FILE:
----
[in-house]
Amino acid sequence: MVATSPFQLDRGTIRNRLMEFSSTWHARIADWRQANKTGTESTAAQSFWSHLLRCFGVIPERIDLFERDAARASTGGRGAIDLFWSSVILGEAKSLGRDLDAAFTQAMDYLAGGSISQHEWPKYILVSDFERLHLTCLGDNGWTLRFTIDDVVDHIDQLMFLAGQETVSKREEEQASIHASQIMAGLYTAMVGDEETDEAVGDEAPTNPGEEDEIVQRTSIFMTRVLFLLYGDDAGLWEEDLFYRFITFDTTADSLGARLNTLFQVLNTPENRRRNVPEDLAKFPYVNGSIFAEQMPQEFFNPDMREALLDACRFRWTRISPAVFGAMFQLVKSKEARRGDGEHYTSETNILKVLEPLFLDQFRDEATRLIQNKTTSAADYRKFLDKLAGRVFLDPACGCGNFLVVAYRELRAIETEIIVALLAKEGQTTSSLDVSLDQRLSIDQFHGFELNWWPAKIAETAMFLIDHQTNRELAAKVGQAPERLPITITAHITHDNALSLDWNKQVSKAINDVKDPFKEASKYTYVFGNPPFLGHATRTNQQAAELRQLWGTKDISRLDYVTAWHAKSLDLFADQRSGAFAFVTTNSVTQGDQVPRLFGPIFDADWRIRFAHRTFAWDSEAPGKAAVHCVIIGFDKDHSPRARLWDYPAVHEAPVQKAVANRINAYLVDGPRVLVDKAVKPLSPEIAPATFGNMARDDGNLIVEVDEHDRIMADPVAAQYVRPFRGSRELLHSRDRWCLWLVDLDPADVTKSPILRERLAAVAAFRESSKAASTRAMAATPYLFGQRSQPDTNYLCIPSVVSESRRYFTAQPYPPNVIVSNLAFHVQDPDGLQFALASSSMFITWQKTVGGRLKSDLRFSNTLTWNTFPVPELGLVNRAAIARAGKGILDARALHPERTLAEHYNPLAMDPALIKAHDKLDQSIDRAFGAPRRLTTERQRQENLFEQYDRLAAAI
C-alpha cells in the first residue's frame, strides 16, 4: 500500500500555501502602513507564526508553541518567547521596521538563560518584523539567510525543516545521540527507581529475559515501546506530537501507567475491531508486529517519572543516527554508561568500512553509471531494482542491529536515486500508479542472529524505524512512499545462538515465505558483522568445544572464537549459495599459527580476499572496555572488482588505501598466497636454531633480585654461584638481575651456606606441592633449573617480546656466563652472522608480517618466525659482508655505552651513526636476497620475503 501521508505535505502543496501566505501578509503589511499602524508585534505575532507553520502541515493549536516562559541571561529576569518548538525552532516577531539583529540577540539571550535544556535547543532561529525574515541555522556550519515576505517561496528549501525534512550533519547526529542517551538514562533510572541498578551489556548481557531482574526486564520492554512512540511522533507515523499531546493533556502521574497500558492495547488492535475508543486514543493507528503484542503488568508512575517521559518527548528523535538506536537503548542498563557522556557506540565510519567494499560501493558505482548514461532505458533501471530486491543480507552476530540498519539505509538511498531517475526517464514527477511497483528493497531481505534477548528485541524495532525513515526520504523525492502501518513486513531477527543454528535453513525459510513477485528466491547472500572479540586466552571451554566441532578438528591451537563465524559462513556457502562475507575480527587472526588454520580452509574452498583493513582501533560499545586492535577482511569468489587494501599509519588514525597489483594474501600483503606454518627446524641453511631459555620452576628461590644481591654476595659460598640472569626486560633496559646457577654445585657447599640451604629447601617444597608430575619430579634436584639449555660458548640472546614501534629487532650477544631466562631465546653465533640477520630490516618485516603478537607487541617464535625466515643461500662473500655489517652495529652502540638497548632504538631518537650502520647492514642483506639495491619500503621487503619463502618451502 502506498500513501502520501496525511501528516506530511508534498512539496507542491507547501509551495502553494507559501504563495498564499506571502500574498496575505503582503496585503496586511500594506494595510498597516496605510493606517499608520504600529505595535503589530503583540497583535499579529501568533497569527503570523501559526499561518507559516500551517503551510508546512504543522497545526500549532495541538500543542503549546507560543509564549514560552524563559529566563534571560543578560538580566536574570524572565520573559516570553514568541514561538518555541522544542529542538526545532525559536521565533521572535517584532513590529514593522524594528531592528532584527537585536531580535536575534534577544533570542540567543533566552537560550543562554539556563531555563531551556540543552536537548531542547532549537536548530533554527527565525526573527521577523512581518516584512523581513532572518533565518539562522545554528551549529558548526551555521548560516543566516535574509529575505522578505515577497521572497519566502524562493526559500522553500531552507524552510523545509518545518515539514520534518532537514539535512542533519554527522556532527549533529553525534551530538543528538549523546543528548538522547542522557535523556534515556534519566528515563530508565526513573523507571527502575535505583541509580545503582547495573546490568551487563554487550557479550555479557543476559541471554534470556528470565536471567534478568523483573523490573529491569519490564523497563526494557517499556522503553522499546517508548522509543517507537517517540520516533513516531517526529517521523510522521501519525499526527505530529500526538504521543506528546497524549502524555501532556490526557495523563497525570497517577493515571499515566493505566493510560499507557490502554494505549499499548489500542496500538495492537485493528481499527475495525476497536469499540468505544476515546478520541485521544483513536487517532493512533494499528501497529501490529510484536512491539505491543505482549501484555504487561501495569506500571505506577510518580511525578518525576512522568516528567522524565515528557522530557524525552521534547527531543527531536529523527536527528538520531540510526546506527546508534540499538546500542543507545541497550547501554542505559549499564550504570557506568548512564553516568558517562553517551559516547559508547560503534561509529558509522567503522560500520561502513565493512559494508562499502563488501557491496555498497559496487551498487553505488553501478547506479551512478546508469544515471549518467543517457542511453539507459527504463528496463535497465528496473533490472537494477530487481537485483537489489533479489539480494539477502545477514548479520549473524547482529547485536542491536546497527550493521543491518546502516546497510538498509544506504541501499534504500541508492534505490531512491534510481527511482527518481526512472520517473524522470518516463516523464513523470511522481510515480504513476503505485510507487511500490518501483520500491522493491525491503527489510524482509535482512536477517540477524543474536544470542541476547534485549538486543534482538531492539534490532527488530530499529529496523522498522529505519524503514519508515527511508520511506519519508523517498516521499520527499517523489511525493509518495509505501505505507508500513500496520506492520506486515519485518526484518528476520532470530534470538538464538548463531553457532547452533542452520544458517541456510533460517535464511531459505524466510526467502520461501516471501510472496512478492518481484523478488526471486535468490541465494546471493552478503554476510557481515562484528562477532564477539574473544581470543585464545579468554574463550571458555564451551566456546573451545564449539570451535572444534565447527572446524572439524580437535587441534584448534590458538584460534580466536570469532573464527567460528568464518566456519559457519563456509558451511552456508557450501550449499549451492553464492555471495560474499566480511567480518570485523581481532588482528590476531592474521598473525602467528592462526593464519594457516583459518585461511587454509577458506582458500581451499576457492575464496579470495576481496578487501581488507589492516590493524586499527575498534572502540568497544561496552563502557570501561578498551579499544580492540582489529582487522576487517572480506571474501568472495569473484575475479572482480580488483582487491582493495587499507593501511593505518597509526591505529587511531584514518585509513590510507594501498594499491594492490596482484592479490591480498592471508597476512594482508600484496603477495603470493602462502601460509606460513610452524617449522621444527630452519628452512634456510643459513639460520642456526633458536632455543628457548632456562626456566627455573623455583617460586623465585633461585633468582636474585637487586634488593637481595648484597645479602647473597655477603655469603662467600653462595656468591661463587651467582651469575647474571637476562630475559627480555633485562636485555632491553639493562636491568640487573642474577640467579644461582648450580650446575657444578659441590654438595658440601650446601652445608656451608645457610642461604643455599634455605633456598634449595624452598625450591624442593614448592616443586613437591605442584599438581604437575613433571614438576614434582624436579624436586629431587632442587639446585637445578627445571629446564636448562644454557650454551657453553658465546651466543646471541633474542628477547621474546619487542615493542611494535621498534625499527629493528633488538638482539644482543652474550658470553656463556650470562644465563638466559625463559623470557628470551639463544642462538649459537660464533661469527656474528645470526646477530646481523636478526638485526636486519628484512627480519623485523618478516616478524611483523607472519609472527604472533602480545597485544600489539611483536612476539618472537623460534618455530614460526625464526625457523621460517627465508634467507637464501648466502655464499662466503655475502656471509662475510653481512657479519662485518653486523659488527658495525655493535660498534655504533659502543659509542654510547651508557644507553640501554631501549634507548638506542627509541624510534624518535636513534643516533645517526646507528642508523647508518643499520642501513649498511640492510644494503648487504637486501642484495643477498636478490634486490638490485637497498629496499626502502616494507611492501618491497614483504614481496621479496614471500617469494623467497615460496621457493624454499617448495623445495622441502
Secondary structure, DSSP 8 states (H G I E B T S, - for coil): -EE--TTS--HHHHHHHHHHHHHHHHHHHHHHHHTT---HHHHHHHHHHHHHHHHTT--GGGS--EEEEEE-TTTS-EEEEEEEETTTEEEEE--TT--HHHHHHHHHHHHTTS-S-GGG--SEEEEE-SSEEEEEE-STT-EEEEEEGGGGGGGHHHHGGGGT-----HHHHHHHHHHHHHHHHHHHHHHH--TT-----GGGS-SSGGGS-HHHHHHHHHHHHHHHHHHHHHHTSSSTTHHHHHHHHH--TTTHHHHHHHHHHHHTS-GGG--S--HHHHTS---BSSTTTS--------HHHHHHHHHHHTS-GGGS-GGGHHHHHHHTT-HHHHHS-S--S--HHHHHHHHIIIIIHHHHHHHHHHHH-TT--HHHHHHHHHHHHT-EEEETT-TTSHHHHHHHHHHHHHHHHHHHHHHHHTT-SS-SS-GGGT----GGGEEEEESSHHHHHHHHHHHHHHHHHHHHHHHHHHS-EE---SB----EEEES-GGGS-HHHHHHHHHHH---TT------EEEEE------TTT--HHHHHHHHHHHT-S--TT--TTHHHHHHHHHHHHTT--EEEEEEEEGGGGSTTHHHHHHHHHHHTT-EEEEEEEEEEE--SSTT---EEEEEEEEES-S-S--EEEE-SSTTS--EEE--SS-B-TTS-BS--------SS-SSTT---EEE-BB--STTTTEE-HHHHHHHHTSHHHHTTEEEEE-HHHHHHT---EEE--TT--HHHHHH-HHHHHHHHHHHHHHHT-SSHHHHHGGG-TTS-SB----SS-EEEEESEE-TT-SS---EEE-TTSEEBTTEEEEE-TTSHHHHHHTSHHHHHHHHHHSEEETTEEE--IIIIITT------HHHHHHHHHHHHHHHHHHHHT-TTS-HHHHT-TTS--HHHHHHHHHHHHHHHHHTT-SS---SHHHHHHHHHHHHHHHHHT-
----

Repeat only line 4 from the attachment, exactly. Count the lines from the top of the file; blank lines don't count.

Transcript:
Secondary structure, DSSP 8 states (H G I E B T S, - for coil): -EE--TTS--HHHHHHHHHHHHHHHHHHHHHHHHTT---HHHHHHHHHHHHHHHHTT--GGGS--EEEEEE-TTTS-EEEEEEEETTTEEEEE--TT--HHHHHHHHHHHHTTS-S-GGG--SEEEEE-SSEEEEEE-STT-EEEEEEGGGGGGGHHHHGGGGT-----HHHHHHHHHHHHHHHHHHHHHHH--TT-----GGGS-SSGGGS-HHHHHHHHHHHHHHHHHHHHHHTSSSTTHHHHHHHHH--TTTHHHHHHHHHHHHTS-GGG--S--HHHHTS---BSSTTTS--------HHHHHHHHHHHTS-GGGS-GGGHHHHHHHTT-HHHHHS-S--S--HHHHHHHHIIIIIHHHHHHHHHHHH-TT--HHHHHHHHHHHHT-EEEETT-TTSHHHHHHHHHHHHHHHHHHHHHHHHTT-SS-SS-GGGT----GGGEEEEESSHHHHHHHHHHHHHHHHHHHHHHHHHHS-EE---SB----EEEES-GGGS-HHHHHHHHHHH---TT------EEEEE------TTT--HHHHHHHHHHHT-S--TT--TTHHHHHHHHHHHHTT--EEEEEEEEGGGGSTTHHHHHHHHHHHTT-EEEEEEEEEEE--SSTT---EEEEEEEEES-S-S--EEEE-SSTTS--EEE--SS-B-TTS-BS--------SS-SSTT---EEE-BB--STTTTEE-HHHHHHHHTSHHHHTTEEEEE-HHHHHHT---EEE--TT--HHHHHH-HHHHHHHHHHHHHHHT-SSHHHHHGGG-TTS-SB----SS-EEEEESEE-TT-SS---EEE-TTSEEBTTEEEEE-TTSHHHHHHTSHHHHHHHHHHSEEETTEEE--IIIIITT------HHHHHHHHHHHHHHHHHHHHT-TTS-HHHHT-TTS--HHHHHHHHHHHHHHHHHTT-SS---SHHHHHHHHHHHHHHHHHT-